• Adam Oldfield
  • 7th November 2016

Want to boost email deliverability this Xmas? Act now!

Want to boost email deliverability this Xmas? Act now!

It’s one of the most crucial times of year for marketers to interact with their customers and prospects, and not just to pass on festive wishes. Christmas brings vast potential for brands, whether they’re retailing products or pitching services for the year ahead.

So why then, do so many Christmas email campaigns fall flat?

Part of the problem is achieving cut through. The volume of email sends rockets and, with people feeling particularly time precious at this time of year, there’s a huge temptation to focus solely on the essentials. This means any non-urgent emails are just parked for another day or, worse still, deleted altogether.

But that’s assuming the email actually reaches the recipient. Christmas is also a notorious time when brands struggle with deliverability issues, usually because they ramp up their activity and simply get blocked by ever-savvier ESPs.

However, this obstacle can be overcome. Here are five tips to tackle email deliverability in readiness for the holiday season:

 

 

1. Build up your data now

If you plan to start emailing a large volume of contacts regularly, around the Christmas period, you need to build up your deliverability profile now! If you use the next few weeks to gradually ramp up your activity, this will heighten your credibility with the mail servers, in time for the all-important month of December.

 

2. Ensure inbox placement

The more recipients open and click your campaign, the greater the chance you’ll successfully reach other inboxes. The mail servers will deem your emails as relevant and authentic. So, use these early pre-Christmas weeks to focus on engagement, rather than a sale. Think carefully about the type of content that is likely to attract an open and click and prioritise that, certainly for now.

 

3. Segment your audience

Identify and segregate your most engaged contacts from the rest of your database, and send any new emails to them first. Even if you don’t vary the creative asset or messaging, this segmentation activity will boost your deliverability profile as the early emails will perform well. Then, slot in less engaged recipients over a period of time and monitor whether any segmentation tweaks need to be made.

 

4. Maximise your deliverability window

If it doesn’t matter when an email lands, begin the distribution activity as slowly as possible, and throttle so many per hour, each day, until all contacts have been reached. Obviously some content is more urgent, so if you need to send all in an hour, send in the hour. But, if you can allow three days in total, allow three days. This is another practice that will register favourably with the mail servers.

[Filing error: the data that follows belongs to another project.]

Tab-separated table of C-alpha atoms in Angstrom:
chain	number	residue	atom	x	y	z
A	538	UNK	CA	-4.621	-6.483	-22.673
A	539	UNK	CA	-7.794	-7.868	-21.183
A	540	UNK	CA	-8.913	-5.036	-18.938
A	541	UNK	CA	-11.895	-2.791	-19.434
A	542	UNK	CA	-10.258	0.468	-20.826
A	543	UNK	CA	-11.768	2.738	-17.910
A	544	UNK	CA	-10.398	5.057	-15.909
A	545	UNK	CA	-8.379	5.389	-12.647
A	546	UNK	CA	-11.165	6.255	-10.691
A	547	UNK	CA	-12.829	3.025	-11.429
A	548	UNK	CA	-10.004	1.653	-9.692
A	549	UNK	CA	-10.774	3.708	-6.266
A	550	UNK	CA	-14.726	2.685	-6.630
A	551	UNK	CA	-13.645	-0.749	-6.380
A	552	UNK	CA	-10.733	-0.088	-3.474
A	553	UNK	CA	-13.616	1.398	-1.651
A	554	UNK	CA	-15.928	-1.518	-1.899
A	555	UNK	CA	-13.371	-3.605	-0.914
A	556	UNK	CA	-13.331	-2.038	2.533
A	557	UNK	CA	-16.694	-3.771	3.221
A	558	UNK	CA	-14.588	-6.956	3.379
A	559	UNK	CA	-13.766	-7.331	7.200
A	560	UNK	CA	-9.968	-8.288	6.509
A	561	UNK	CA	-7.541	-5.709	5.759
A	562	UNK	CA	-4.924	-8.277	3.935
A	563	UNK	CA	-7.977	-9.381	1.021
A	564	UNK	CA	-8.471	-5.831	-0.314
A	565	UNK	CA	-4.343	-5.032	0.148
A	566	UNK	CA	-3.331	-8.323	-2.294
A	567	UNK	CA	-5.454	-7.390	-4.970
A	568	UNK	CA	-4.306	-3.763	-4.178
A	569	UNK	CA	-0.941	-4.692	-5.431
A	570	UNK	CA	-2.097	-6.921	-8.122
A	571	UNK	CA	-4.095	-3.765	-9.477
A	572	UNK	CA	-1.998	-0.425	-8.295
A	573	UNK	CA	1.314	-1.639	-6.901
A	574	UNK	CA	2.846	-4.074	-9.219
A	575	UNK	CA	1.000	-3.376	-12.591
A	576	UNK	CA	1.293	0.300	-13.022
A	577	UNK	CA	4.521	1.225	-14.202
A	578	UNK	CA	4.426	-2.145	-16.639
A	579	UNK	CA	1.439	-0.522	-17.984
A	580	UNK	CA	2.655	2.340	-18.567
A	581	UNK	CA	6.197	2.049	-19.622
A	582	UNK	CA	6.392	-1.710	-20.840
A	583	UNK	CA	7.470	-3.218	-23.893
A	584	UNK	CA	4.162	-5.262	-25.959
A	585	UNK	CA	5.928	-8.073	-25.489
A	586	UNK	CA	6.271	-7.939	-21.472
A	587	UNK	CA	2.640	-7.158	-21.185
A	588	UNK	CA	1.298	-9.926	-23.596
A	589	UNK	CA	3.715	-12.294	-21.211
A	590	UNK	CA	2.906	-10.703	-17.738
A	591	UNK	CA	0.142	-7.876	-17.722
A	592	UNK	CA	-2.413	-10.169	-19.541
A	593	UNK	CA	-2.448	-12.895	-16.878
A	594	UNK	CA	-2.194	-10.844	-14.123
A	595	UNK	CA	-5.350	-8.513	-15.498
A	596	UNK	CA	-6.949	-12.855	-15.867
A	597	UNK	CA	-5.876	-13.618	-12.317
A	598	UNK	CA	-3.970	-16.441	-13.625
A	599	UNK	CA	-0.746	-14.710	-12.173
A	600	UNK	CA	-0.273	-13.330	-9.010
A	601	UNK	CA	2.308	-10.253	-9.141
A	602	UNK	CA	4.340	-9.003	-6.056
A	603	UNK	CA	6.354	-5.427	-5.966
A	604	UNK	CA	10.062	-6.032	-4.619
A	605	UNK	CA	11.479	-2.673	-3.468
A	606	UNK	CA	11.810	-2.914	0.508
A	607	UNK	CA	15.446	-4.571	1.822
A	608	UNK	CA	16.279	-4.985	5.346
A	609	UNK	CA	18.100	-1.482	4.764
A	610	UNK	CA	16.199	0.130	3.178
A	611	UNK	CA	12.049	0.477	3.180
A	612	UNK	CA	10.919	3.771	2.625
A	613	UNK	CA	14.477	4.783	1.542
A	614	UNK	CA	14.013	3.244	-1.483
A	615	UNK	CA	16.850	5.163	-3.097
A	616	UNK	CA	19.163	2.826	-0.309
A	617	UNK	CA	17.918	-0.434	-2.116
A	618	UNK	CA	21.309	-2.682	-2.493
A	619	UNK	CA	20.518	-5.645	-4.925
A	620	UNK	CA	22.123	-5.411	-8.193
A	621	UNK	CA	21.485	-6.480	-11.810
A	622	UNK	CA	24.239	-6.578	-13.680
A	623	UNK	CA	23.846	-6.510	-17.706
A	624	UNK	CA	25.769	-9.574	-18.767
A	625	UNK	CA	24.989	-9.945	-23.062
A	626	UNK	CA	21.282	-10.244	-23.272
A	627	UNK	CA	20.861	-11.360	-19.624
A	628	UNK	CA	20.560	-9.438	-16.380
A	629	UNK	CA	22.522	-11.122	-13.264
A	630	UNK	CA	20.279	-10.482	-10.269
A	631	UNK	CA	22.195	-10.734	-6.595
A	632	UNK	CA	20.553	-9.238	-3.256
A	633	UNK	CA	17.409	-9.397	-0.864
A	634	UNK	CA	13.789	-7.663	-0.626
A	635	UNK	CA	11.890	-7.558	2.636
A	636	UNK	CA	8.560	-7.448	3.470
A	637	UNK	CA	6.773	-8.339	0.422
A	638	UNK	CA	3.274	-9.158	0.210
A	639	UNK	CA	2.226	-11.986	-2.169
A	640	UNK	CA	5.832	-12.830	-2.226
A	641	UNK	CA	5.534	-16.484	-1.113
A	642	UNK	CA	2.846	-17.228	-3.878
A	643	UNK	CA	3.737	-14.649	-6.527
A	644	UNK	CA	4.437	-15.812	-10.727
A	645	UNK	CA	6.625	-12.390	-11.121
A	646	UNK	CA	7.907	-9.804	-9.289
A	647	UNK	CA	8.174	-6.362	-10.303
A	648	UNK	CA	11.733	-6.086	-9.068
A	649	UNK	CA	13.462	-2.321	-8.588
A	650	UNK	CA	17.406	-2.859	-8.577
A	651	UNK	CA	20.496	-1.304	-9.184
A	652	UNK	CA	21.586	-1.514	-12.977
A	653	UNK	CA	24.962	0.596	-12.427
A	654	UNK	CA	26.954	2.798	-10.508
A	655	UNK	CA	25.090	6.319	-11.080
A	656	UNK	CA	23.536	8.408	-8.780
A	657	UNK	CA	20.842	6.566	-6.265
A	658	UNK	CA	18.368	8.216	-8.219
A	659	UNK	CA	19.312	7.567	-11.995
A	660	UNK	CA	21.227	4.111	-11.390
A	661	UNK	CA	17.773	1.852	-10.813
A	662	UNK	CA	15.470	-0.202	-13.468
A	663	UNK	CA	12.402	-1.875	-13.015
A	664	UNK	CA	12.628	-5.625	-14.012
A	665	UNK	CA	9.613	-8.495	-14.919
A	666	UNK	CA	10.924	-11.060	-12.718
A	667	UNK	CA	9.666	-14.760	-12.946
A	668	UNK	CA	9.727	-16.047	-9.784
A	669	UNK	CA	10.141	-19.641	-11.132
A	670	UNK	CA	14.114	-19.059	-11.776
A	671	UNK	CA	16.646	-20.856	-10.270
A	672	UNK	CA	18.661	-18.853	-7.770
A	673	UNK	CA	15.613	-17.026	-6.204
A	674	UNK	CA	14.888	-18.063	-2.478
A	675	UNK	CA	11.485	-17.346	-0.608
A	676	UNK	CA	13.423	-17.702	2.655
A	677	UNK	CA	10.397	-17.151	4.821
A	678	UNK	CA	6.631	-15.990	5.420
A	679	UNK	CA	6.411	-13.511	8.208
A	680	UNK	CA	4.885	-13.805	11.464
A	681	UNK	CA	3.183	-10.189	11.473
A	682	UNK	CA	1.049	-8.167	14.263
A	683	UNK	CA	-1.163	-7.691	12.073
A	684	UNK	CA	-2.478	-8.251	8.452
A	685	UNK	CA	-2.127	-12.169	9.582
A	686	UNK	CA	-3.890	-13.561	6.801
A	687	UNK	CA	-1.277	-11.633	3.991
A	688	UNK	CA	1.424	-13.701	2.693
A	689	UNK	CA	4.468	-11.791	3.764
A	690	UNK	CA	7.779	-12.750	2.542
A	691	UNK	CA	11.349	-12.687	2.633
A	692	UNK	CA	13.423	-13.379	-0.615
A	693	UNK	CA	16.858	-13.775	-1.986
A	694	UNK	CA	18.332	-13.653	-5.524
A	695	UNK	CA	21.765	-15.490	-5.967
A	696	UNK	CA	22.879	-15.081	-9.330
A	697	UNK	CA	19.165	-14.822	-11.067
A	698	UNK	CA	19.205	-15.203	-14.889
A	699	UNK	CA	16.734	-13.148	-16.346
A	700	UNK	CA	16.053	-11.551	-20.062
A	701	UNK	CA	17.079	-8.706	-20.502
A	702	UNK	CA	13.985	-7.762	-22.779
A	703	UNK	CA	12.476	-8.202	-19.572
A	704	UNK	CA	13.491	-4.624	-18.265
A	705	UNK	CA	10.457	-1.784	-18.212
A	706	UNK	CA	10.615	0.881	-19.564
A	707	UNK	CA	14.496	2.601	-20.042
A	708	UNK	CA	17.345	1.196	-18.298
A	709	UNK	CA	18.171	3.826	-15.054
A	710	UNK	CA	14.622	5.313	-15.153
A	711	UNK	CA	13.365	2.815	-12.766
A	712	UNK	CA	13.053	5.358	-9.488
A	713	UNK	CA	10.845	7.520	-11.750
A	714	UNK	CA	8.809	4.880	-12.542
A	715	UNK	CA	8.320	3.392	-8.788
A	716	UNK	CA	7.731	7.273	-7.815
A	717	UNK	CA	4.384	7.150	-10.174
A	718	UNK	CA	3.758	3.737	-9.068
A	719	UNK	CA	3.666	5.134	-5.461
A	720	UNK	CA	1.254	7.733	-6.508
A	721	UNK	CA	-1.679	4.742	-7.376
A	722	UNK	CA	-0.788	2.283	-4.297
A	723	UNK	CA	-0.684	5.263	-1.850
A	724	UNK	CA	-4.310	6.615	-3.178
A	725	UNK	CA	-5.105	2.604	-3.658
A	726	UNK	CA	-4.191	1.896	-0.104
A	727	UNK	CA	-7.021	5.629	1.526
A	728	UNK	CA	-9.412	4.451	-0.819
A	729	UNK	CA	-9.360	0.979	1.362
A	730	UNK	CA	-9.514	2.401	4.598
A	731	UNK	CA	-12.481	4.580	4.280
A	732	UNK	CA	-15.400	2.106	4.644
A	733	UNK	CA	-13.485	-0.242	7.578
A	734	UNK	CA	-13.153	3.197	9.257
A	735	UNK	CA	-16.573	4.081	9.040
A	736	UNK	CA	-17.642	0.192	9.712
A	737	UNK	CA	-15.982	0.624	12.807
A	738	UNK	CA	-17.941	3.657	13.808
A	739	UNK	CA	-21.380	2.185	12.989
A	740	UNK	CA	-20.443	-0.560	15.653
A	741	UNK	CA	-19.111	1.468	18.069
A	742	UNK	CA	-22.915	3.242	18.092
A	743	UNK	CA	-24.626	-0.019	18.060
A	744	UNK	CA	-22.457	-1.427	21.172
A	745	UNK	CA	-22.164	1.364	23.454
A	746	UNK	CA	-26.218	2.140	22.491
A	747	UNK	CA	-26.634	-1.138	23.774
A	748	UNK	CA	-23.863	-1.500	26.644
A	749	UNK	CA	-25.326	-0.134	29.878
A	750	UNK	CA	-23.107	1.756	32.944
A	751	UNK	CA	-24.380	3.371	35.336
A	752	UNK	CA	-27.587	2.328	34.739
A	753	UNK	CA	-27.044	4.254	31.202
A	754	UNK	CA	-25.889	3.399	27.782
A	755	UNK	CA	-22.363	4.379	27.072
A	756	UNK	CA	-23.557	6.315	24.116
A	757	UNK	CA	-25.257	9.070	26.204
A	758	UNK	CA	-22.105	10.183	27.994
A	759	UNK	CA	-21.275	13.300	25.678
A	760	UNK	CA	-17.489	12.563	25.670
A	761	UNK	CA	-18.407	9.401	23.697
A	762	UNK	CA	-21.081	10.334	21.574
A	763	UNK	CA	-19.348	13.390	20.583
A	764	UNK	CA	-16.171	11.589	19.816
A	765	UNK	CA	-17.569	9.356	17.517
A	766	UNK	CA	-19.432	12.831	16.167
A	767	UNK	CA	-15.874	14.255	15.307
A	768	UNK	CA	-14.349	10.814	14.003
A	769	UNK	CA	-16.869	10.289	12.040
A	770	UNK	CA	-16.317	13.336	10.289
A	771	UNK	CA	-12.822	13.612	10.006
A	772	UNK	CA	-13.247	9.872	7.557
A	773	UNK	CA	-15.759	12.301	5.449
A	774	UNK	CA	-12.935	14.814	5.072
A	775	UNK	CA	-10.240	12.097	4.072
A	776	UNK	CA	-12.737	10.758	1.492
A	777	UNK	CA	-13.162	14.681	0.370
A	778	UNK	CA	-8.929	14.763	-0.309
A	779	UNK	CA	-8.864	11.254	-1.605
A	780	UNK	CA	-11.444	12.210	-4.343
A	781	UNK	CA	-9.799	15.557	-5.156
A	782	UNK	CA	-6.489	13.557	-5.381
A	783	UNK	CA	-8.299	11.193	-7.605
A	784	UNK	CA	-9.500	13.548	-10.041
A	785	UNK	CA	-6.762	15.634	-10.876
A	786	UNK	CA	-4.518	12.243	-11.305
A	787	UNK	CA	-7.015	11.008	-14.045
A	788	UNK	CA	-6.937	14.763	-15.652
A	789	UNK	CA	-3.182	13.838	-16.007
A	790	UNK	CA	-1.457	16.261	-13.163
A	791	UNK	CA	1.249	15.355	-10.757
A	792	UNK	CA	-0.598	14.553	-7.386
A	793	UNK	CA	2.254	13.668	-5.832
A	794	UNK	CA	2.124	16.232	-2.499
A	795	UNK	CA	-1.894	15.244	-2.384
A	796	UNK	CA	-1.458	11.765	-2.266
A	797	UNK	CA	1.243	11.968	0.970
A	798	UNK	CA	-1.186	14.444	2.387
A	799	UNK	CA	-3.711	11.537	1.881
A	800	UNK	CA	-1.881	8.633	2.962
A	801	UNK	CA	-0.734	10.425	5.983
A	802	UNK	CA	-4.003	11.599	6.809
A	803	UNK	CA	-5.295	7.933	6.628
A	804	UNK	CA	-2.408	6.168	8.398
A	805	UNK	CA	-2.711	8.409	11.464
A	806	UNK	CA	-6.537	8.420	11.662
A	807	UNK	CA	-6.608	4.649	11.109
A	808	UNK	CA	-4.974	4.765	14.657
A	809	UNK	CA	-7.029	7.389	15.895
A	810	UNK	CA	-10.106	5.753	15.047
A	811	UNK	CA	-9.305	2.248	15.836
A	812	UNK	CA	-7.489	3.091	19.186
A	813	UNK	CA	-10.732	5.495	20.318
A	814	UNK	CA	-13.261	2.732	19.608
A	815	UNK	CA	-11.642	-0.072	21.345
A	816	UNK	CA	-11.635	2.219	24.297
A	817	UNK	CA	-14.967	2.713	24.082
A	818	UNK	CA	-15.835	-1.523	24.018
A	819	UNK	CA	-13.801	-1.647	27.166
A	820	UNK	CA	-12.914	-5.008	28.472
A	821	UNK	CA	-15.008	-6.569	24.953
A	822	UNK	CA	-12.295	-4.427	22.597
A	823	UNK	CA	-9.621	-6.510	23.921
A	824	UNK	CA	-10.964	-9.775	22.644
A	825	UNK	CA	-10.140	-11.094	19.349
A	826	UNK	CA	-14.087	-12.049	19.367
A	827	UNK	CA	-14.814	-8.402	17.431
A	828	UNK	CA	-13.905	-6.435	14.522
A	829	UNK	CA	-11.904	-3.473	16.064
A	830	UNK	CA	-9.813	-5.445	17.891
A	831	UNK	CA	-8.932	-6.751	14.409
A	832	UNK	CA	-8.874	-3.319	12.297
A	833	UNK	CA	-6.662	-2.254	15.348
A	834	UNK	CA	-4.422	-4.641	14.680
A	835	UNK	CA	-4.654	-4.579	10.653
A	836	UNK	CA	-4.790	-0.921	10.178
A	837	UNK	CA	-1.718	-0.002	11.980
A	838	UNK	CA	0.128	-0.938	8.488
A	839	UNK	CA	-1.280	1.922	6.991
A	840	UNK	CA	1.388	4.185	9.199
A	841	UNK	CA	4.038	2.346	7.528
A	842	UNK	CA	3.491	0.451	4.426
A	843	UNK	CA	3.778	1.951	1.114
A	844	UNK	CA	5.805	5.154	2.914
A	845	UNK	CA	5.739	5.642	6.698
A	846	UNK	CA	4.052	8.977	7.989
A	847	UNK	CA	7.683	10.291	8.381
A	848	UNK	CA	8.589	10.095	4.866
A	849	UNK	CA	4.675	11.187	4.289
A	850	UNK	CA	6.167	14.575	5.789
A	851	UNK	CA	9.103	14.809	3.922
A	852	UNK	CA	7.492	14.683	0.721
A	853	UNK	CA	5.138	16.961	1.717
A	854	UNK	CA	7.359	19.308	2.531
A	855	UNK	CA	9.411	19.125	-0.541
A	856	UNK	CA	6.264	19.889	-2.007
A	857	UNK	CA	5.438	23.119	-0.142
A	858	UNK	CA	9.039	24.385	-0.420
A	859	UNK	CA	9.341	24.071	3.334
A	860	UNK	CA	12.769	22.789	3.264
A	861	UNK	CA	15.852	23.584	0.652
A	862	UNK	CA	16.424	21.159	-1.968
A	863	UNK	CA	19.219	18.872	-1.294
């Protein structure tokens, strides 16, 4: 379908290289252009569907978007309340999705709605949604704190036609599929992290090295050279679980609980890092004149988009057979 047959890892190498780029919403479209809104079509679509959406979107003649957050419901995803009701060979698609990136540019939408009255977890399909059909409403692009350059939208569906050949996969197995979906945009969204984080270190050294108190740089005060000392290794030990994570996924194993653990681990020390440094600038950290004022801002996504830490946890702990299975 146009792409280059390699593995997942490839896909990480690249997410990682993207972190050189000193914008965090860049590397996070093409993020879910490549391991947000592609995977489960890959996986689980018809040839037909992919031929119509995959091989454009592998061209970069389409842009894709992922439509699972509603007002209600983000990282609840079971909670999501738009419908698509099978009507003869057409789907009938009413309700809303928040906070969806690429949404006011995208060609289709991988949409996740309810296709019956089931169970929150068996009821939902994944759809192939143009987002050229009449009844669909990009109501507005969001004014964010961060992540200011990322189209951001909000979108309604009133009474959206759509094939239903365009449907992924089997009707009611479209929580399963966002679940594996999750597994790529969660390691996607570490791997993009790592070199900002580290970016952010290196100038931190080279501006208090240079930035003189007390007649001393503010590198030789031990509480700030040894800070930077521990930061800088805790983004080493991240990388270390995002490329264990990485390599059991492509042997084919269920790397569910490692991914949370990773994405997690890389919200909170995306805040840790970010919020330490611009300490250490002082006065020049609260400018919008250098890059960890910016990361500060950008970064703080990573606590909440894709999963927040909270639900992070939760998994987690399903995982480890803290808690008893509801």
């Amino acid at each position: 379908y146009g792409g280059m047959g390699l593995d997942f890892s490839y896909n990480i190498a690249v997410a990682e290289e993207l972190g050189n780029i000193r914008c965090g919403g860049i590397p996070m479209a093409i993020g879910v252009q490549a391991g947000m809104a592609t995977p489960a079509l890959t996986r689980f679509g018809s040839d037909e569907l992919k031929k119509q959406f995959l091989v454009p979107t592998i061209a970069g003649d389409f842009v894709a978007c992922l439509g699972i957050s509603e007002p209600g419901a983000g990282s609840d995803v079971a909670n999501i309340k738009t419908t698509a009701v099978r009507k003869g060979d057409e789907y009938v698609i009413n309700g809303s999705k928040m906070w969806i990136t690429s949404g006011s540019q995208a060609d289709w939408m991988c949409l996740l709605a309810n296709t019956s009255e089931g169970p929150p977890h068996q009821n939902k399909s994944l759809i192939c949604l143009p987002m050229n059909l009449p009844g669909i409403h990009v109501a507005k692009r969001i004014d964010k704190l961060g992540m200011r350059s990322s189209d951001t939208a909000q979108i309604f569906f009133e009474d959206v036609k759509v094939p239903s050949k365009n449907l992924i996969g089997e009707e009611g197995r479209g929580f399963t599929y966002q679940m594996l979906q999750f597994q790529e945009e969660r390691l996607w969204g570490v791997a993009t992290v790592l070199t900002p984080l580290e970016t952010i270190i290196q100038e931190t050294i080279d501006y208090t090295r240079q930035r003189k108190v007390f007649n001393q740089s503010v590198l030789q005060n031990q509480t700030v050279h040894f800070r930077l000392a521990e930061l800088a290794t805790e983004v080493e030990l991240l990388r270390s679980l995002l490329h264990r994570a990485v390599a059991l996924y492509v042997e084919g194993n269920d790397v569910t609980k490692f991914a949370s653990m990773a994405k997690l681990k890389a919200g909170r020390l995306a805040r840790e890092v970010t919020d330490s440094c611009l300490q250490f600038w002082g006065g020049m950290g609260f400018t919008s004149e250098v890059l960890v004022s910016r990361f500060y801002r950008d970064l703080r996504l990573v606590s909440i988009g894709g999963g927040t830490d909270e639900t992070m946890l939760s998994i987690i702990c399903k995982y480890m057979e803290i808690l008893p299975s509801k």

Also, ensure your email provider will support you with this approach. Find out, quickly, for example, whether your marketing automation partner can facilitate intelligent email throttling. Can they analyse and block out times of day/days of the week that don’t perform, so that a planned and optimised deliverability window can be devised? These are very important questions to ask. If your marketing automation provider can’t do this, or you’re relying on manual throttling, things need to change, and fast! Otherwise, you’ll get left behind by the changing demands of ESPs in 2017.

 

5. Train your audience

Educate your audience so that they automatically associate your emails with great content. Include tips, giveaways, inside information and/or discounts – whatever you think will capture their attention. If you’re a retailer, for instance, pull your contacts away from deal aggregators and voucher sites, by training them to understand that their inbox is the best place to find the greatest offers. Over time, this will reduce your reliance on affiliate marketing too!

 

Need a little more help? Contact our team of marketing automation experts to discuss your Christmas campaigns or, better still, why not request a free demo?

Adam Oldfield

Managing Director

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